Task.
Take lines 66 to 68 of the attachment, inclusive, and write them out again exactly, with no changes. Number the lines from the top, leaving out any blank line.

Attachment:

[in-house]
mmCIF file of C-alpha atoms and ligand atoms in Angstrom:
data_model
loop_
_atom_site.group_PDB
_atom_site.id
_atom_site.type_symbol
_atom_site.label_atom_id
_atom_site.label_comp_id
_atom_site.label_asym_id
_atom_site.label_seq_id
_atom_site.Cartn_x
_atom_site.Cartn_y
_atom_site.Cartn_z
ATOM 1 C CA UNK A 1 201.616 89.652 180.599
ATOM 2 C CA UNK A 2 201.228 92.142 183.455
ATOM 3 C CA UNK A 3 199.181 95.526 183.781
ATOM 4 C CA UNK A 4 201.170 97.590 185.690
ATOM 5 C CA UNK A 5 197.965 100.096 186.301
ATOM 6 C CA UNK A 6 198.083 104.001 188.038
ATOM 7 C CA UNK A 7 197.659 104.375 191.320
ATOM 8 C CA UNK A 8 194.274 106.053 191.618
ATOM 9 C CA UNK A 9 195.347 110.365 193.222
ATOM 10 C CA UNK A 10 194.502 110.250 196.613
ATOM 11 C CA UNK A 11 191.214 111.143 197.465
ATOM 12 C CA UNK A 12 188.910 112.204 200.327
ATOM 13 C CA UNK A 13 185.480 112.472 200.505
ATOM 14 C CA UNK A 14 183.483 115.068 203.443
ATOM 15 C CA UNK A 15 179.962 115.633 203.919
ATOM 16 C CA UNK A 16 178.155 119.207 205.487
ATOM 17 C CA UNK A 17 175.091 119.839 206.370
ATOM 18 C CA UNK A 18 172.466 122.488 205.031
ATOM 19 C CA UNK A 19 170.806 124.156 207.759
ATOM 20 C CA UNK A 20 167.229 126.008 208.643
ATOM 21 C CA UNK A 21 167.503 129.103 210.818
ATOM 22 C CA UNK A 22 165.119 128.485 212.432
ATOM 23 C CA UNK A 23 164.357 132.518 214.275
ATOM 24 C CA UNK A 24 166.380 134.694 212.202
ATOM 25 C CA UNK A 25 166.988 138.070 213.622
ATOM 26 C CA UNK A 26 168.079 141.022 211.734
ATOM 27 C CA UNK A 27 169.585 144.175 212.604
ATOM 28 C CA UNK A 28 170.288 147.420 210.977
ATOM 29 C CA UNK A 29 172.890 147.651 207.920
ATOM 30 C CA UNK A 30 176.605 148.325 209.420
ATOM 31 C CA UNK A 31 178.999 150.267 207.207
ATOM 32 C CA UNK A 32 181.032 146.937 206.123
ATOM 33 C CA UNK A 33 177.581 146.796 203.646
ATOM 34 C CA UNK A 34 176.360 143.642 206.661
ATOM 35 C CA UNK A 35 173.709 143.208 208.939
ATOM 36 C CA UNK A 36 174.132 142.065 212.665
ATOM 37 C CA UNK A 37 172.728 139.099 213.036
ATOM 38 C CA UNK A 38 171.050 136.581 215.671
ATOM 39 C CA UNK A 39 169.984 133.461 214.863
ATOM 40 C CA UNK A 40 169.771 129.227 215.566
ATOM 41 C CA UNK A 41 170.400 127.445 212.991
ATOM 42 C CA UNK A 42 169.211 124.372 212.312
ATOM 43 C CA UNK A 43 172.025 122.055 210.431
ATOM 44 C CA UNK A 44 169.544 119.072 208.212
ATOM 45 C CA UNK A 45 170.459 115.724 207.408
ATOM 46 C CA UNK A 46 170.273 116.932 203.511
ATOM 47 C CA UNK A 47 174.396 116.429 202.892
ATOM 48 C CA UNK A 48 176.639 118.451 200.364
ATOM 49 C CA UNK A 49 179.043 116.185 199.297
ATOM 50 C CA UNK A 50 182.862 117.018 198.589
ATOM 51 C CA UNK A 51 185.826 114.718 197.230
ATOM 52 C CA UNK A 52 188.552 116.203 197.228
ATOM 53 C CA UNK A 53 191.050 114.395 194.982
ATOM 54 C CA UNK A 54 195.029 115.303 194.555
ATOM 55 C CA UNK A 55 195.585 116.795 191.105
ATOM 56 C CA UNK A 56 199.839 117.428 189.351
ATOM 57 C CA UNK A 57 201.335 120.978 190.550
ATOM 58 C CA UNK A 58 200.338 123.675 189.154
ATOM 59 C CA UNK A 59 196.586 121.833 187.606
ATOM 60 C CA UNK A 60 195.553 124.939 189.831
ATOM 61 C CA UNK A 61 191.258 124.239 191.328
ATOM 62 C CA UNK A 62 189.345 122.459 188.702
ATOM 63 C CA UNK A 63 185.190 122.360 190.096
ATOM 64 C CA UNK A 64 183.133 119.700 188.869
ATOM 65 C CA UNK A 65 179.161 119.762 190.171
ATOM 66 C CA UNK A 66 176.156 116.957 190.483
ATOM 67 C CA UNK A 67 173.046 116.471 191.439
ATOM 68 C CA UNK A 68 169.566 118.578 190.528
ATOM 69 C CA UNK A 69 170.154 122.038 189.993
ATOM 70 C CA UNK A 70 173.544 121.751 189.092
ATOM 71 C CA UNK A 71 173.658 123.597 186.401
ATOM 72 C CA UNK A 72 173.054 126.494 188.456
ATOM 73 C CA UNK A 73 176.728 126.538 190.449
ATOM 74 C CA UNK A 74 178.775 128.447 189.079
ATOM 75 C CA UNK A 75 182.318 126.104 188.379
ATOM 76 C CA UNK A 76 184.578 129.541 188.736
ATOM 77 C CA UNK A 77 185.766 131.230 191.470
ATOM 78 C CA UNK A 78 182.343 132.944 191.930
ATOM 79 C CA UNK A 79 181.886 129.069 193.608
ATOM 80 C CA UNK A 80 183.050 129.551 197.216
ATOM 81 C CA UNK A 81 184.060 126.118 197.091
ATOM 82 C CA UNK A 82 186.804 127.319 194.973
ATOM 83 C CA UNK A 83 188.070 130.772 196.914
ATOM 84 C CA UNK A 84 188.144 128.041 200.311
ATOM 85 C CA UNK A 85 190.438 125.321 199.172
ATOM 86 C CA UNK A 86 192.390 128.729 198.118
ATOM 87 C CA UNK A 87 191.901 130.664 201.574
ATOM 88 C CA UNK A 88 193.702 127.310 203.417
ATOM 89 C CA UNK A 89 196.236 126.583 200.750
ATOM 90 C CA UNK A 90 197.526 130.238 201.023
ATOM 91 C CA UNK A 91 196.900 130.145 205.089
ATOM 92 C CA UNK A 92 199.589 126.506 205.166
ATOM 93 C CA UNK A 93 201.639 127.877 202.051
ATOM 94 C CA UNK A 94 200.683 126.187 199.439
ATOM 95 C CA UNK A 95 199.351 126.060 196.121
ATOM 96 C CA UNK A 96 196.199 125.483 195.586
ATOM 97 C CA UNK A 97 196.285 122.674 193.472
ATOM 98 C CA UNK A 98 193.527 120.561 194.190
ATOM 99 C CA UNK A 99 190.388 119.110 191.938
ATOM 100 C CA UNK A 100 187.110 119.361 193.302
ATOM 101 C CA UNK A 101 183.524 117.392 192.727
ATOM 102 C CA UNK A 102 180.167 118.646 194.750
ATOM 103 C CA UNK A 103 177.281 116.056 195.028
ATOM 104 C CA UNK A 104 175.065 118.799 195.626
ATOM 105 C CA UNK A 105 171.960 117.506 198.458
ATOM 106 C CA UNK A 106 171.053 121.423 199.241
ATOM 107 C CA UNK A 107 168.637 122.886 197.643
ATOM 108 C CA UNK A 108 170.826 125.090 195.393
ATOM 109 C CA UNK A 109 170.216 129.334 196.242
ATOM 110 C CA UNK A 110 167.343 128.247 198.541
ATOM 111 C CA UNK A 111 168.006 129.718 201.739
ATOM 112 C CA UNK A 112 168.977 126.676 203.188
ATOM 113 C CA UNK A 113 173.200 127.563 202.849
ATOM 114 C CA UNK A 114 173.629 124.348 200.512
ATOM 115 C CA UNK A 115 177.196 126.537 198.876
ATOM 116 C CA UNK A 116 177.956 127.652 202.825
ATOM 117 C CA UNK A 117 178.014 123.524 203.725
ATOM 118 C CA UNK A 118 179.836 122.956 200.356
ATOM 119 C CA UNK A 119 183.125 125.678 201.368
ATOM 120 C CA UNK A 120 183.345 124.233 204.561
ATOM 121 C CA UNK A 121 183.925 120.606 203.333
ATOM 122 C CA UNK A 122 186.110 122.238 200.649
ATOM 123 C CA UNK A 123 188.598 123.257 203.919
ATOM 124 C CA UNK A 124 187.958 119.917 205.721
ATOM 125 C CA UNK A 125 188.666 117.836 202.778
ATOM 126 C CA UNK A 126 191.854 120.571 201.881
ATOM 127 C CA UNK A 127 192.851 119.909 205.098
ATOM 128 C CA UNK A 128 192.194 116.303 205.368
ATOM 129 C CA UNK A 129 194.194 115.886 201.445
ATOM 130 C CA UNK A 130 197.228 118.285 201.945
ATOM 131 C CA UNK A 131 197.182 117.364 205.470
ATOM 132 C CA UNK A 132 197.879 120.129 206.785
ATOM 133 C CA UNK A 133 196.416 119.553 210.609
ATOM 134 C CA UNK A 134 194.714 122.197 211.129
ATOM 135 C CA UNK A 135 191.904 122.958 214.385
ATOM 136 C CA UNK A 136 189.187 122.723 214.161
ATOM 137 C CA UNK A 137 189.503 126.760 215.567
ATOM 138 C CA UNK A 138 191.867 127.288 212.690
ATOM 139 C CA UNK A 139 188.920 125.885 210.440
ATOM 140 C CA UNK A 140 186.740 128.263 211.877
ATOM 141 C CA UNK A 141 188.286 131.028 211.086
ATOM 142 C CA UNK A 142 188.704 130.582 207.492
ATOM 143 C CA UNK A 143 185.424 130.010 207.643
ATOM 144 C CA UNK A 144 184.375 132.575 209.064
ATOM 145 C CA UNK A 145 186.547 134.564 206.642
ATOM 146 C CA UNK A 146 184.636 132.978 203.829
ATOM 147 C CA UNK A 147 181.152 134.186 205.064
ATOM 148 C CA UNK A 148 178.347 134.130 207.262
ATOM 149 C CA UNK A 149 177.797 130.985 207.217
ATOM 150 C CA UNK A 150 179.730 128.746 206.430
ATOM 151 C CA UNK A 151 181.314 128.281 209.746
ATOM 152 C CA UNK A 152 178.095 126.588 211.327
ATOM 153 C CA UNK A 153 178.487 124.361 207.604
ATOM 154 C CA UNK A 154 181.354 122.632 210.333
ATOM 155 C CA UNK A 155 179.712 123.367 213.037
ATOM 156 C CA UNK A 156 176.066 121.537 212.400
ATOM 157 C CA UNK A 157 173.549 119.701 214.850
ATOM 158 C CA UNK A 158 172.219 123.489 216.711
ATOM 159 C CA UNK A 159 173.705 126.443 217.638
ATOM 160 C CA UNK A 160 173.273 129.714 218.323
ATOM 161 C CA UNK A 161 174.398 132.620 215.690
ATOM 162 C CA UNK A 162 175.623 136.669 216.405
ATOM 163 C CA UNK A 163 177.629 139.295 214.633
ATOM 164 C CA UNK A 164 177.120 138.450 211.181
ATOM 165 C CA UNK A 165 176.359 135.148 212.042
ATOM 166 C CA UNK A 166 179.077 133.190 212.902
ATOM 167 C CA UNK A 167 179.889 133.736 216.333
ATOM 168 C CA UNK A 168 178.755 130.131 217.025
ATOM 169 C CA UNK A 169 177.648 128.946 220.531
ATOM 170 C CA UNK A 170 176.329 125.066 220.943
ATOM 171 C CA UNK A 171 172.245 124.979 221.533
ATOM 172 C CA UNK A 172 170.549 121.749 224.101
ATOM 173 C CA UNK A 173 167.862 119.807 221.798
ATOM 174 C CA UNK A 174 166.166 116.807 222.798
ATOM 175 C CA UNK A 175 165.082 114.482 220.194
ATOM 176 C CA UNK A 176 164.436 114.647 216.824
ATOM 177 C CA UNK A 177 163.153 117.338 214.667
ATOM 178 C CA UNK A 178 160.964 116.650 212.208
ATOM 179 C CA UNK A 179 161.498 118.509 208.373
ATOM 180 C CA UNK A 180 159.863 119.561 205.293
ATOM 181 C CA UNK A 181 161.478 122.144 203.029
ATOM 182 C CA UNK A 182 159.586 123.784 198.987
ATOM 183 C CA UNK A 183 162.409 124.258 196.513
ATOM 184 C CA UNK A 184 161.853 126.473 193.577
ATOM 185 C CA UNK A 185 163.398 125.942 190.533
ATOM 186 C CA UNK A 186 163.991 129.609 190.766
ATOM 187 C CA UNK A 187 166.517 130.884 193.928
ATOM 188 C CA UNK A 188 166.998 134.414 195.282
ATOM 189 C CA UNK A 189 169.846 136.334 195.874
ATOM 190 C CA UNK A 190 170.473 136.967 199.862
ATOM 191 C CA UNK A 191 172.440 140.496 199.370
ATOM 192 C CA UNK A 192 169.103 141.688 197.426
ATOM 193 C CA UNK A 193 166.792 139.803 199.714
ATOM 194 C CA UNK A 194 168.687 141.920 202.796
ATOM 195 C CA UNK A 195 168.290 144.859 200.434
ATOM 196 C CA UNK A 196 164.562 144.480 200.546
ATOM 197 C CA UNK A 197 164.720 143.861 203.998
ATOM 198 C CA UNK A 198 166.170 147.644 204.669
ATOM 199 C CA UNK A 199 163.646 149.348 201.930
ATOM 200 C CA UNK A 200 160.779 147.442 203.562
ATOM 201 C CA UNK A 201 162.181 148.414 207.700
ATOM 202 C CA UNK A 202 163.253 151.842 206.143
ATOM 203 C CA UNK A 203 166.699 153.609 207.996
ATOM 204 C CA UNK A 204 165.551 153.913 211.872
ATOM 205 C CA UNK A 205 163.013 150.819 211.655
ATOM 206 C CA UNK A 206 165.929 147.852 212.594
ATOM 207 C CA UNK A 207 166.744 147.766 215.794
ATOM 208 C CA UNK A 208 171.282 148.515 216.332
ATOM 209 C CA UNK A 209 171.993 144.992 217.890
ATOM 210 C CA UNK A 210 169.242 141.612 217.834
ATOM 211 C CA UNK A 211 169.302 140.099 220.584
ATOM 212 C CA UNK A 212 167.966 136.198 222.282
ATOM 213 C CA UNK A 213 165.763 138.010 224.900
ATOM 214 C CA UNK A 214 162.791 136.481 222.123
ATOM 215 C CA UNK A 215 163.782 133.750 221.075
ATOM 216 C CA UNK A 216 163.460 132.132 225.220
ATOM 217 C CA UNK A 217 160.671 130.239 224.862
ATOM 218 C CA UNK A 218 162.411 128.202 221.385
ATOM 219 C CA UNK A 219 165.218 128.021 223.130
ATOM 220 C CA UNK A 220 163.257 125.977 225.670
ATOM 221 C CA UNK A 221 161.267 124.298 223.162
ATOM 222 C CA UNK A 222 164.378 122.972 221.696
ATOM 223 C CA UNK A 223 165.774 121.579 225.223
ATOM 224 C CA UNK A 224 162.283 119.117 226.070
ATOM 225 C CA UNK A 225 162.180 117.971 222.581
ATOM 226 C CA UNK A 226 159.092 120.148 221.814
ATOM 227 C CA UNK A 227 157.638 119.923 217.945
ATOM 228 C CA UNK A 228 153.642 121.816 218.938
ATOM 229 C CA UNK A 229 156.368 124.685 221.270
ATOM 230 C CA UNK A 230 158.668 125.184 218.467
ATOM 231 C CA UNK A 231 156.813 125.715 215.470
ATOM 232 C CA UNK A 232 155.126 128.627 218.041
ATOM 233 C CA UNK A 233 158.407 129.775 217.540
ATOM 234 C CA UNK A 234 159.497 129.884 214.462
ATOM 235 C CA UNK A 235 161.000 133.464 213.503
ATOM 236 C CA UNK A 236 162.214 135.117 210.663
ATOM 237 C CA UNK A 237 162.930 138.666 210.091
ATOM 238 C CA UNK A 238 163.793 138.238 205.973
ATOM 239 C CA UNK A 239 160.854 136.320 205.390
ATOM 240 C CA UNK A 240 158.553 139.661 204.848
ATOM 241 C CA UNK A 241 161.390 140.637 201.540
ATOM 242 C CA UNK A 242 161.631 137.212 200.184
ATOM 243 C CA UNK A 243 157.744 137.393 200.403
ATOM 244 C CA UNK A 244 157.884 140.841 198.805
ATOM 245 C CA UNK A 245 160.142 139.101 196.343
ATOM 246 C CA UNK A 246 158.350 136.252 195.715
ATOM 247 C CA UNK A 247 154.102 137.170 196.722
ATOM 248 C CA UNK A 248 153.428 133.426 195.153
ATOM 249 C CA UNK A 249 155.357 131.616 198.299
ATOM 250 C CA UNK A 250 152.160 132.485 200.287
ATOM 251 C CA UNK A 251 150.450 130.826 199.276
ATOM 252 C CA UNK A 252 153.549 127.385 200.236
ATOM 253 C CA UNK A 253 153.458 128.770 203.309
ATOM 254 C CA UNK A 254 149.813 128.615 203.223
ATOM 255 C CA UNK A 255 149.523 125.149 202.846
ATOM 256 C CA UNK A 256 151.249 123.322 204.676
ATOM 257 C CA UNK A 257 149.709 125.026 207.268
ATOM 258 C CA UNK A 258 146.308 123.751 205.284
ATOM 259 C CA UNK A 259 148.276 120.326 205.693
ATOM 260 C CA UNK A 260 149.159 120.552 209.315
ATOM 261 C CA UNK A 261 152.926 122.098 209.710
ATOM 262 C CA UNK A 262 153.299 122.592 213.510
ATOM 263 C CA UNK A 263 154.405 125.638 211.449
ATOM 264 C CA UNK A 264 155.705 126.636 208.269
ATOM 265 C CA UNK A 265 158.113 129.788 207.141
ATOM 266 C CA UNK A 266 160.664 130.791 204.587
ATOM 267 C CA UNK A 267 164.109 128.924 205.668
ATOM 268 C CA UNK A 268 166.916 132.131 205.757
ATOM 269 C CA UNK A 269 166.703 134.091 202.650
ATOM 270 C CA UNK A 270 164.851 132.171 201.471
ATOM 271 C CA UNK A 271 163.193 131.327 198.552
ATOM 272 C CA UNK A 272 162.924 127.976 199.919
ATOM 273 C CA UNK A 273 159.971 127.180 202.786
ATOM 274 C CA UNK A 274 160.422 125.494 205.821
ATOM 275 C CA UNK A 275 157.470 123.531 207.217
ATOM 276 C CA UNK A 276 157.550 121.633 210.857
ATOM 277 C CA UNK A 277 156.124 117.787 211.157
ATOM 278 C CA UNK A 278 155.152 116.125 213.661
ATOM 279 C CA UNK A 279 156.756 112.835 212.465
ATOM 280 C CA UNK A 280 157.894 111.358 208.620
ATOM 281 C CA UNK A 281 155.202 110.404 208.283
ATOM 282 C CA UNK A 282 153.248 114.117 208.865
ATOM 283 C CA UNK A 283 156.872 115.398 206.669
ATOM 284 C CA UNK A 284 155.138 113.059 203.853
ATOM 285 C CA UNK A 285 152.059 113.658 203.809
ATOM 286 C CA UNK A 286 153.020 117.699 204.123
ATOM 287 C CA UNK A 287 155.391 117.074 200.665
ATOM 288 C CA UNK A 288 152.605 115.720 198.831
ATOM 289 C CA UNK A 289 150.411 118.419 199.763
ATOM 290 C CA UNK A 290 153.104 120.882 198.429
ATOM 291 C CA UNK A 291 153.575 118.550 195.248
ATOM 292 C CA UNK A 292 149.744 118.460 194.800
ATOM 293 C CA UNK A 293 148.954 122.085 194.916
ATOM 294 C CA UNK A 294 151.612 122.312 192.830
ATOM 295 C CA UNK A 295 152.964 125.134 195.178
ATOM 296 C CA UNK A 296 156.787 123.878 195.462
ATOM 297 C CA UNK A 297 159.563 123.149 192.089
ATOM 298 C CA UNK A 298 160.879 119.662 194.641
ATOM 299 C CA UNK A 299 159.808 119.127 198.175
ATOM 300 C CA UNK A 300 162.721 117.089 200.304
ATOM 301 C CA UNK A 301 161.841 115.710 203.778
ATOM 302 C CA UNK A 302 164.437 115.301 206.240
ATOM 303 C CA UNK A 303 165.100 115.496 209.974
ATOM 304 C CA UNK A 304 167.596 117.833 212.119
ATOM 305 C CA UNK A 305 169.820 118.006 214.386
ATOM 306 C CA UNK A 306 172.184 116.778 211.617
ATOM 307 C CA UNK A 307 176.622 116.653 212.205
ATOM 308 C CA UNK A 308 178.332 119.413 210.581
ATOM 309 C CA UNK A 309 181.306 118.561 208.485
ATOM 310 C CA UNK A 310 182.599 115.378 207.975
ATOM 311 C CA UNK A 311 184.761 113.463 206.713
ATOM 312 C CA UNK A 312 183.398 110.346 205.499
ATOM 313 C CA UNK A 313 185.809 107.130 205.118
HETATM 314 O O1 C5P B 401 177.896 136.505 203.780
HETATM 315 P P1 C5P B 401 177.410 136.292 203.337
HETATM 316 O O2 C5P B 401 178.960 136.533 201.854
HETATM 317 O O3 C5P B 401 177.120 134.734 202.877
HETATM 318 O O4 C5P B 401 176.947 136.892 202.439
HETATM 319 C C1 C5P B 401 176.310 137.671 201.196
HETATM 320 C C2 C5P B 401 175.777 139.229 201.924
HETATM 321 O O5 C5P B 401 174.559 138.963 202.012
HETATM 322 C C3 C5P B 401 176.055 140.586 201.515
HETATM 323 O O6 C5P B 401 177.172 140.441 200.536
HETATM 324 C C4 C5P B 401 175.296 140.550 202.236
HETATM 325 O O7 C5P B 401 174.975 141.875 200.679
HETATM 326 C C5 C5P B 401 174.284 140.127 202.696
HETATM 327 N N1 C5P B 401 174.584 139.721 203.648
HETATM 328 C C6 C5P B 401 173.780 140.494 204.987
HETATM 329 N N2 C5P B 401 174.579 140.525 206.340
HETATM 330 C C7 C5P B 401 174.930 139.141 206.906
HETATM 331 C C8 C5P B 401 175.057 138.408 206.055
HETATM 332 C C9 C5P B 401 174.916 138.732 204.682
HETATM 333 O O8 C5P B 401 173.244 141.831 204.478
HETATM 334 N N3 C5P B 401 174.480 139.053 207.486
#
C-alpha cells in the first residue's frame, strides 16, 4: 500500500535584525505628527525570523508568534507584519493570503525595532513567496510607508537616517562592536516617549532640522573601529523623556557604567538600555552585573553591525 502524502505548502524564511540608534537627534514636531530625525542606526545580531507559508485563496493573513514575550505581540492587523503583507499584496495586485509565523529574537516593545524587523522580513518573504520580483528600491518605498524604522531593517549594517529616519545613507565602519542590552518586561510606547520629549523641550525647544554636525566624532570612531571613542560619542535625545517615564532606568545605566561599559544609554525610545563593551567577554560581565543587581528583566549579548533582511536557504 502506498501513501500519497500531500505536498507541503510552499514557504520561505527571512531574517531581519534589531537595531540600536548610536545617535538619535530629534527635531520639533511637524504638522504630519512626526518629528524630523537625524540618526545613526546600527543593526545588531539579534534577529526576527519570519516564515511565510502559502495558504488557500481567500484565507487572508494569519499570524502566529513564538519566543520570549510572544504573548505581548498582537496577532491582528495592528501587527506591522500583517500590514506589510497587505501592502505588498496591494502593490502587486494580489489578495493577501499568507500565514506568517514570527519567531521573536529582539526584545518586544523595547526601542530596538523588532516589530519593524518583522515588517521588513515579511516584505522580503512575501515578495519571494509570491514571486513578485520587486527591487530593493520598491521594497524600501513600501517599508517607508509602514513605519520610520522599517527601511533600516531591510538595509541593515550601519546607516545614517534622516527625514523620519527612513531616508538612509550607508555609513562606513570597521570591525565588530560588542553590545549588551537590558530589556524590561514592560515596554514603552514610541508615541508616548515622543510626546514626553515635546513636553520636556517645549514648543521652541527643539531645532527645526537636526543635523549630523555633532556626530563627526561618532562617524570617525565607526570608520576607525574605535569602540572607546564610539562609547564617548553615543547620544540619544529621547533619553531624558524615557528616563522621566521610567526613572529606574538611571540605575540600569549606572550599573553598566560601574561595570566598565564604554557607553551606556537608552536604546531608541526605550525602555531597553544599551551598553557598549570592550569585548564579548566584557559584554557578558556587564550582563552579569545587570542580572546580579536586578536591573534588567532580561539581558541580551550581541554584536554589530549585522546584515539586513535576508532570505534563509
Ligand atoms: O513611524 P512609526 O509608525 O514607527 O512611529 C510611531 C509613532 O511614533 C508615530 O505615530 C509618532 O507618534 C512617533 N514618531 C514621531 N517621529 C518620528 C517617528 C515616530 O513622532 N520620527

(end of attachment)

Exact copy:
ATOM 52 C CA UNK A 52 188.552 116.203 197.228
ATOM 53 C CA UNK A 53 191.050 114.395 194.982
ATOM 54 C CA UNK A 54 195.029 115.303 194.555